The semester is in full swing, the seasons are changing, and like your first prelim, Election Day is coming up sooner than you think. We’ve seen a ton of hype and history being made in this election already, inspiring interest in even the least politically inclined. All this excitement has been leading up to November 8th, when one thing matters most: your vote.
Voting should be a given, but the reality is that for most people, it isn’t. Here are a few reasons some might have for not voting, and why they’re wrong.
“My vote doesn’t matter because I live in a blue or red state”
Some states such as New York or Texas almost always vote the same, so many people think their single vote doesn’t matter. However, there are numerous states in this election–including those not typically considered swing states–where the polls don’t yet show a clear consensus. Your vote also matters a lot for congressional and local elections. If Senate and House seats are up for reelection in your state, your vote is going towards deciding which party has control of Congress. By voting for your local politicians, your voice can be heard on a more personal level.
“I don’t like any of the candidates”
Don’t worry, they probably aren’t a fan of you either. It’s understandable to be upset that your candidate of choice didn’t make it to the general election, but unless you are really going to follow through on your vow to move to Canada, you should still vote. The reality is that no presidential candidate will ever be perfect. Do some soul searching about your political beliefs and try to choose the best candidate out of the current options. Sure, not voting will relieve you of any responsibility for electing the President, but it will also take away your complaining rights.
“Whoever is leading in the polls is obviously going to win”
Not necessarily true. The ‘polls’ vary depending on what news source you’re looking at because each source calculates percentages differently in creating a model or reporting survey results. For example, FiveThirtyEight’s model currently projects Clinton has a 51.5% chance of winning over Trump’s 48.5%. But a recent New York Times/CBS poll shows Clinton only has 46% of projected votes from likely voters while Trump has a close 44%. What do all these numbers mean? Which ones are accurate? The answers to those questions are complicated, but the point is simple–you shouldn’t get too comfortable when your candidate is “in the lead.” Polling doesn’t mean voting, so don’t rely on everyone else to vote for you.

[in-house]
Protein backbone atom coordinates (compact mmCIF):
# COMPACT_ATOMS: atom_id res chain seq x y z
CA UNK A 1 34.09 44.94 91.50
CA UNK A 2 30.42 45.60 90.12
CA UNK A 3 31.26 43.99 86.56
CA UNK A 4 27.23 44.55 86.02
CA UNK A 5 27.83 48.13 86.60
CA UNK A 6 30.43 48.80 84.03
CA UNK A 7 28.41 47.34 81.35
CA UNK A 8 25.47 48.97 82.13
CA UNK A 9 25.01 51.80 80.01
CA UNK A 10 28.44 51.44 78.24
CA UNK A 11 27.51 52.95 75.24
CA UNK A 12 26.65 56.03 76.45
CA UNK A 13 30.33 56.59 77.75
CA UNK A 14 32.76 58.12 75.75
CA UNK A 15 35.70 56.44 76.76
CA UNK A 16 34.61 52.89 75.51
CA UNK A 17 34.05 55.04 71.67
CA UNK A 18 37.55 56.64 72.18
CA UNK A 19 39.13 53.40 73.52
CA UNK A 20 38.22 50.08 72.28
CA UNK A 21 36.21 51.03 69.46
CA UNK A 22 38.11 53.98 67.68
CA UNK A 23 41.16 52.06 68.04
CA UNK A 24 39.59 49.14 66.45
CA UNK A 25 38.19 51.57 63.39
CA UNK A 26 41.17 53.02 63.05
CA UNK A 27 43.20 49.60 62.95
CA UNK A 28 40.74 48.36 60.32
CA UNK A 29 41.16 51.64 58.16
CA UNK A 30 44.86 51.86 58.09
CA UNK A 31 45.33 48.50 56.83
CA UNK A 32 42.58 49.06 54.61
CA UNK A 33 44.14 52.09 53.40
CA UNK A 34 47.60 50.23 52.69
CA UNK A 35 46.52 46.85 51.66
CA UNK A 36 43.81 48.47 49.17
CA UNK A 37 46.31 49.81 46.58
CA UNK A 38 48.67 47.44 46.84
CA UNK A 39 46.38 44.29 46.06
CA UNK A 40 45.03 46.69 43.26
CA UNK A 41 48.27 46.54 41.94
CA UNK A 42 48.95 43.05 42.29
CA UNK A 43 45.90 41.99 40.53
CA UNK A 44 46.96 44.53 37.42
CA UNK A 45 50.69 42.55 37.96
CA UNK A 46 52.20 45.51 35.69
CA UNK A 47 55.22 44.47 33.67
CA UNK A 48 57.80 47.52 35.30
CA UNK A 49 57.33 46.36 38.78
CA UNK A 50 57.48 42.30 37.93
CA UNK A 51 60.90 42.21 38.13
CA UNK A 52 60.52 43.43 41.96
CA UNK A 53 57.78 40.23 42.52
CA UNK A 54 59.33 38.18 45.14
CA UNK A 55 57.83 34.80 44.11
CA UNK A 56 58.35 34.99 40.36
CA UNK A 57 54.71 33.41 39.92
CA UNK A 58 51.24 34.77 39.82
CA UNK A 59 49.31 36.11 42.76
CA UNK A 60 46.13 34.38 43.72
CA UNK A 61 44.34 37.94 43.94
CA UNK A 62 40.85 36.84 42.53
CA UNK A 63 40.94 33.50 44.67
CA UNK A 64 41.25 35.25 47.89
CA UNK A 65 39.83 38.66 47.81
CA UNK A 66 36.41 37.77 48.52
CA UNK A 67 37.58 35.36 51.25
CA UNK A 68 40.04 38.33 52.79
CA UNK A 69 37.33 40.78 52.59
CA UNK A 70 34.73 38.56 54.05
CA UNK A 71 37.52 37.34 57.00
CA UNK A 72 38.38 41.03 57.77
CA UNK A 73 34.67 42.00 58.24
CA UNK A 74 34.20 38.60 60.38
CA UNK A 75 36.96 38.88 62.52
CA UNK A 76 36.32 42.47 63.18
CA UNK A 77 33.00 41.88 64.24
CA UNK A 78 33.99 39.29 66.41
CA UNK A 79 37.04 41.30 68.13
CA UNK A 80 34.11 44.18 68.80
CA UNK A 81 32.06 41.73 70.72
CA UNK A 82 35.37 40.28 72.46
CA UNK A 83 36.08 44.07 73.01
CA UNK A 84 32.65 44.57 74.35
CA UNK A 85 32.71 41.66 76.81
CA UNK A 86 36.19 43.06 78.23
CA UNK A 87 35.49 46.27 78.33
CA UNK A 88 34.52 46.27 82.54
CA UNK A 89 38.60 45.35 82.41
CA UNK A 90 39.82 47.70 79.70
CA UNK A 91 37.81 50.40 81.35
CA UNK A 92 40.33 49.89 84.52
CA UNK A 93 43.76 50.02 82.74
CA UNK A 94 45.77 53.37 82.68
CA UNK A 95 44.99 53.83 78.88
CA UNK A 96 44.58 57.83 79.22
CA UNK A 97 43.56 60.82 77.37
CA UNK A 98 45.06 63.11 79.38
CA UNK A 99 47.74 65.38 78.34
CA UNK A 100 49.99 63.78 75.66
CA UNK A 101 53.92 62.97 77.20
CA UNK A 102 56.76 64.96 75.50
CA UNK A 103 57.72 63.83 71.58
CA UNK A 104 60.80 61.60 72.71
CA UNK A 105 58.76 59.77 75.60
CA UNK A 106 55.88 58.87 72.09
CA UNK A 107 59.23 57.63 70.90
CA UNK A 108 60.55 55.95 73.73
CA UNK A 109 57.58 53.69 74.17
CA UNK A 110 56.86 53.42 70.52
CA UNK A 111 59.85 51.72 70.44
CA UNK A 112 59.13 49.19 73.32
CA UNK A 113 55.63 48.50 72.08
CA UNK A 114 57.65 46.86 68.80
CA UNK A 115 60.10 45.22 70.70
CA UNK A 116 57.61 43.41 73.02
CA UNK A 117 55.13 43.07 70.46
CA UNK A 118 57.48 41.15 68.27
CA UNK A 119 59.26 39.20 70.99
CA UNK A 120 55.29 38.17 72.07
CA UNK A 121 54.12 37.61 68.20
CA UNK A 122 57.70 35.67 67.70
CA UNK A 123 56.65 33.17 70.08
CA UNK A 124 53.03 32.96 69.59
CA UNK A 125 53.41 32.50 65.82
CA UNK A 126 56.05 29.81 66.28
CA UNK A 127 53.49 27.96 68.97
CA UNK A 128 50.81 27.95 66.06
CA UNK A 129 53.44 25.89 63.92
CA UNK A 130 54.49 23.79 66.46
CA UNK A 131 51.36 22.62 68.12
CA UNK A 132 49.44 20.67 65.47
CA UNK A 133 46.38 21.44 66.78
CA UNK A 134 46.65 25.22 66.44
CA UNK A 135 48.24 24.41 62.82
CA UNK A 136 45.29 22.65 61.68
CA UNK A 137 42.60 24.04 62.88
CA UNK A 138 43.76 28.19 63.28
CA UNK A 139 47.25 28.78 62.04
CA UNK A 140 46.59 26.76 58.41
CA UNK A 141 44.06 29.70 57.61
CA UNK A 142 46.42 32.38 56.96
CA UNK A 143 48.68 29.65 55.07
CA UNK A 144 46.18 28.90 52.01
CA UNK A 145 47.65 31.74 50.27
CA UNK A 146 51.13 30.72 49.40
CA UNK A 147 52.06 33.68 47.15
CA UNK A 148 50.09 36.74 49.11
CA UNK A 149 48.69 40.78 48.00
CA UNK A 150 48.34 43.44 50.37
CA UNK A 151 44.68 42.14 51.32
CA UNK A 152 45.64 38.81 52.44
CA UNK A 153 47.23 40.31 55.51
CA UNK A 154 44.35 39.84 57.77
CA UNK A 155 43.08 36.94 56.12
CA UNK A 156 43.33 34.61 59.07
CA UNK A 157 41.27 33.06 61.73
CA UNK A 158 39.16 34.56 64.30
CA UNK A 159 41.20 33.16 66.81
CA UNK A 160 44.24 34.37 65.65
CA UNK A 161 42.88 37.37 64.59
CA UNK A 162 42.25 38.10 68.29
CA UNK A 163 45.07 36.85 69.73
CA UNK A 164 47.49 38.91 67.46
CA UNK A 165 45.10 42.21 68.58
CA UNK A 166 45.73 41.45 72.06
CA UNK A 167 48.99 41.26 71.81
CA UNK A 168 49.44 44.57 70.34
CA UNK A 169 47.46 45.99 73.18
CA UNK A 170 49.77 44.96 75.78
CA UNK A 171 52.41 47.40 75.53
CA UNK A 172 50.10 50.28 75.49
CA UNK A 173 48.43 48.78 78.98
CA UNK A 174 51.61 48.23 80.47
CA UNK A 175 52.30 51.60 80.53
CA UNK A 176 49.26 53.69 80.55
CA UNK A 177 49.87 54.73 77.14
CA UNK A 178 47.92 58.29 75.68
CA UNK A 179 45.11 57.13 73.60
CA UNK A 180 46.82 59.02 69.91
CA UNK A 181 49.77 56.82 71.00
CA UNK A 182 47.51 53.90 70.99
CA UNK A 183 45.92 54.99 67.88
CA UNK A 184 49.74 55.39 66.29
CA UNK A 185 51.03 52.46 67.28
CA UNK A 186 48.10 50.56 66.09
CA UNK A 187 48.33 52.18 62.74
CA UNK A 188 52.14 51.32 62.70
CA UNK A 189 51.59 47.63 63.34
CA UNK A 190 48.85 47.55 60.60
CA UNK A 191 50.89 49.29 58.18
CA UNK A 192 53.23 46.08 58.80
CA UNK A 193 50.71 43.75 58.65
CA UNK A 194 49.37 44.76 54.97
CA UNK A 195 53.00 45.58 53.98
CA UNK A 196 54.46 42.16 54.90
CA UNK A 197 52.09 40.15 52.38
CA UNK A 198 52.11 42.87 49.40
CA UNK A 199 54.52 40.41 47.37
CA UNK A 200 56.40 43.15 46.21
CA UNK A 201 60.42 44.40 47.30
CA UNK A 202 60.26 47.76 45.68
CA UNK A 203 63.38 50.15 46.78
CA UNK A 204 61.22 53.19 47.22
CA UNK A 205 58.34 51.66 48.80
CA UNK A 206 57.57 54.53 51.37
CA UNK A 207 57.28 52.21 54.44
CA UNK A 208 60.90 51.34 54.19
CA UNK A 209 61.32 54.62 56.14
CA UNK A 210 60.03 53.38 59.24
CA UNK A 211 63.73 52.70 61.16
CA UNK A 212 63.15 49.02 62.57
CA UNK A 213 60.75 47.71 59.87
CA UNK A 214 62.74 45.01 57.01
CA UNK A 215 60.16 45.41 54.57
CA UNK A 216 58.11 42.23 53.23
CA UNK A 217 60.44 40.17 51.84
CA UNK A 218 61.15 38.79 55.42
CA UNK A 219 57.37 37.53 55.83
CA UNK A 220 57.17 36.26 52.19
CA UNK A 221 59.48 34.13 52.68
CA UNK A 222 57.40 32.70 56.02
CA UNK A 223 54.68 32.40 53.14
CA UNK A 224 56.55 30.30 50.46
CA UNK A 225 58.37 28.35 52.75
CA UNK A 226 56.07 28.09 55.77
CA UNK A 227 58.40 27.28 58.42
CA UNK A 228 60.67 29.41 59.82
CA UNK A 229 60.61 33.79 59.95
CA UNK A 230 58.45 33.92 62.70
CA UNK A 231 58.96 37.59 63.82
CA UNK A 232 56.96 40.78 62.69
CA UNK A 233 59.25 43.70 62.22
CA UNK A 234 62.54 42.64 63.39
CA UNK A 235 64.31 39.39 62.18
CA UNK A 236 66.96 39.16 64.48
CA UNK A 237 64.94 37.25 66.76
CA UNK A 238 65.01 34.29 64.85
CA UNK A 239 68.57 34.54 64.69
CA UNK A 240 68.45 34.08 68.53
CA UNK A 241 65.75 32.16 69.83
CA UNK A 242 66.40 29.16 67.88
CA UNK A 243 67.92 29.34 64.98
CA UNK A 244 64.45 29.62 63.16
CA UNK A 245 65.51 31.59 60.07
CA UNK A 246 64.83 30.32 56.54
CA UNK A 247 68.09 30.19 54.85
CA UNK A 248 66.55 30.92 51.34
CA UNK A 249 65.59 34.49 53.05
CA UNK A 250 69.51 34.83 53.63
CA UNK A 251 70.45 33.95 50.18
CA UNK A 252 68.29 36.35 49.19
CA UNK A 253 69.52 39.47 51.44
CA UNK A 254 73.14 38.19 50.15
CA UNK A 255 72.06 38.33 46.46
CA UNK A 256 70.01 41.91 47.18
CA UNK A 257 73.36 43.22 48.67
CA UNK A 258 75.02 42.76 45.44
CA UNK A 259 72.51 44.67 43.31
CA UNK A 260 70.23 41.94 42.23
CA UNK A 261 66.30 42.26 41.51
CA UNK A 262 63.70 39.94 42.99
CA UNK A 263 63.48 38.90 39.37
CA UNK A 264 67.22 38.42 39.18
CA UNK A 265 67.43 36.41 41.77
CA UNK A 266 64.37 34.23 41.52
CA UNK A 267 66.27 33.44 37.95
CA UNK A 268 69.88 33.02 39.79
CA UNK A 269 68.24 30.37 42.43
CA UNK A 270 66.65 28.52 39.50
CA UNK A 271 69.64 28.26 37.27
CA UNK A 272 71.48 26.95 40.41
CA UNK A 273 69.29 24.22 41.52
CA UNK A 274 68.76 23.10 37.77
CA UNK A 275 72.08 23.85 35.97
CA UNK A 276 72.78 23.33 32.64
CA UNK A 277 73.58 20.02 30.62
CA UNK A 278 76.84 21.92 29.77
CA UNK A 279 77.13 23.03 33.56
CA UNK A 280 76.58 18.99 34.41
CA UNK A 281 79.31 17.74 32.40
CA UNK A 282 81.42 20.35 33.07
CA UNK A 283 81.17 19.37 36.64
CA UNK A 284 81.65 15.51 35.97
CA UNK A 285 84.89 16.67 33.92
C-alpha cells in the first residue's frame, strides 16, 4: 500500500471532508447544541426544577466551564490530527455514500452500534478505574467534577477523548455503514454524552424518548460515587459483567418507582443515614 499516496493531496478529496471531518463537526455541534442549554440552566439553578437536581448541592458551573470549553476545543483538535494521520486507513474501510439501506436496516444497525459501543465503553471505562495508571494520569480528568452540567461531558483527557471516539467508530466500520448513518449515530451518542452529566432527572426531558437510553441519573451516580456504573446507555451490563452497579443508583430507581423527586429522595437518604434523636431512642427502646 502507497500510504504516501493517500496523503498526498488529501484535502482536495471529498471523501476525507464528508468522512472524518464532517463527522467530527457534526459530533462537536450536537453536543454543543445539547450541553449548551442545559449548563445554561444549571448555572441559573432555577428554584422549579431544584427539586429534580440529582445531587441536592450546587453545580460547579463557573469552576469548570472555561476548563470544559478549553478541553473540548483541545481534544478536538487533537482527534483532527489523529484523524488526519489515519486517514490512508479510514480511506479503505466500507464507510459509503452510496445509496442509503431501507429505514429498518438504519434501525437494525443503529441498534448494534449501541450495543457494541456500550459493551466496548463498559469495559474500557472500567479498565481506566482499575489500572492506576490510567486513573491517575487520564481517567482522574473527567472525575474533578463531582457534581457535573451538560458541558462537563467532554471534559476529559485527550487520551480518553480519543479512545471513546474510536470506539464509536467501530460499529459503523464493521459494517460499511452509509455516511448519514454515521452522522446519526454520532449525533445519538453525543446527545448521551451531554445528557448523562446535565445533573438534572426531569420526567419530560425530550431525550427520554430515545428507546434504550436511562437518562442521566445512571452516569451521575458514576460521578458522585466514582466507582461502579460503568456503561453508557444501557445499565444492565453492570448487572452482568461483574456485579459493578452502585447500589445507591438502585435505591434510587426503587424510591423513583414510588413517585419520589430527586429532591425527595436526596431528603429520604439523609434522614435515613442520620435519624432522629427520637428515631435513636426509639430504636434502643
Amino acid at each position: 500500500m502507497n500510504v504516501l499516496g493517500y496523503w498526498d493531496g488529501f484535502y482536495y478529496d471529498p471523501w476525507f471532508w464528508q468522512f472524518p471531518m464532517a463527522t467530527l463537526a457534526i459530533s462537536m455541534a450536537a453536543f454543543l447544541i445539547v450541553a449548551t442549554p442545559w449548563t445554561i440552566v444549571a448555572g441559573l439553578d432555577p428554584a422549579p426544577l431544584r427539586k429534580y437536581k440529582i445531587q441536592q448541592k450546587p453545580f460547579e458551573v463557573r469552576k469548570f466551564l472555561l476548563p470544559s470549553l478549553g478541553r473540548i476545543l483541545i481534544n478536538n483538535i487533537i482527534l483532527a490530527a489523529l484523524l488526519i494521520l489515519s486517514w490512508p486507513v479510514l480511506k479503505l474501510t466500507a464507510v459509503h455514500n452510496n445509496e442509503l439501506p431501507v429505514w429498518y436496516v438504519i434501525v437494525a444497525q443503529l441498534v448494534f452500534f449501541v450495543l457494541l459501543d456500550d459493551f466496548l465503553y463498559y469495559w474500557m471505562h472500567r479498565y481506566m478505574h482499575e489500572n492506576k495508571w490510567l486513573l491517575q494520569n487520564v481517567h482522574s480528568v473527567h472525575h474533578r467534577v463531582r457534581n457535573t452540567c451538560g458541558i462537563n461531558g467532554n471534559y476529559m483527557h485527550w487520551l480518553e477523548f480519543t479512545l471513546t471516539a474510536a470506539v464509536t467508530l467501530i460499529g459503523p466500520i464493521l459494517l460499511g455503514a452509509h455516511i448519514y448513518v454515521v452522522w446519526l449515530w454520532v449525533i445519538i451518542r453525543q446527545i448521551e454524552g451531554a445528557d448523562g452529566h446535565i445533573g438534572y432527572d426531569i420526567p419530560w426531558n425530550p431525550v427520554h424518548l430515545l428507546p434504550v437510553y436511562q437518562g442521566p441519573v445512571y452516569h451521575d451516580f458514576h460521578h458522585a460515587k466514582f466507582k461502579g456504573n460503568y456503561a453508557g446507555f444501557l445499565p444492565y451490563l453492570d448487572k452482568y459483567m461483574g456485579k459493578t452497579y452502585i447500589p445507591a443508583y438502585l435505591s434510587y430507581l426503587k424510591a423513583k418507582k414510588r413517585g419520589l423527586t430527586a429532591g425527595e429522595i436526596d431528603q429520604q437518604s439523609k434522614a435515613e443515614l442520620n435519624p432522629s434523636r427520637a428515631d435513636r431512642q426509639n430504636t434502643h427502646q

“Voting’s not a big deal”
Has it been that long since you took a course in American history? Having the right to vote is a very big deal — many subsets of the country’s population have fought throughout history to see voting laws change. This election, Hillary Clinton made history as the first female presidential nominee of a major party, something the suffragettes probably never thought would take place.
You may not realize it, but we are lucky to have the right to vote at our age. The voting age was 21 until 1970, when 18-20 year olds were finally trusted with the right, but many young people today still fail to use it. According to CIRCLE (The Center for Information and Research on Civic Learning and Engagement), voter turnout rates for 18-29 year olds have been close to or less than 50% in the four most recent presidential elections, even though support from young people is something candidates rely on heavily. Now is the time more than ever that we can make our voices heard.
“Voting is such a hassle”
It could be as easy as filling out some info online and mailing in your ballot. Seriously, you might not even have to leave your house. If you live in New York State, you first need to register to vote if you haven’t already. You can then either change your address so you can vote in Ithaca, or request that an absentee ballot be mailed to you. For out-of-state students, check out https://vote.usa.gov for information on how to register and vote in your state. You can also reach out to political organizations on campus such as the Cornell Democrats or Republicans for more information. The deadline in many states for registering to vote in the General Election is in early October, so get moving!
Your vote matters in many ways–morally, politically, historically. Remember: voting is a right we are lucky to have. It’s an essential part of the democratic process and our duty as Americans. Take the small amount of effort and time to do something big for your country, and for yourself.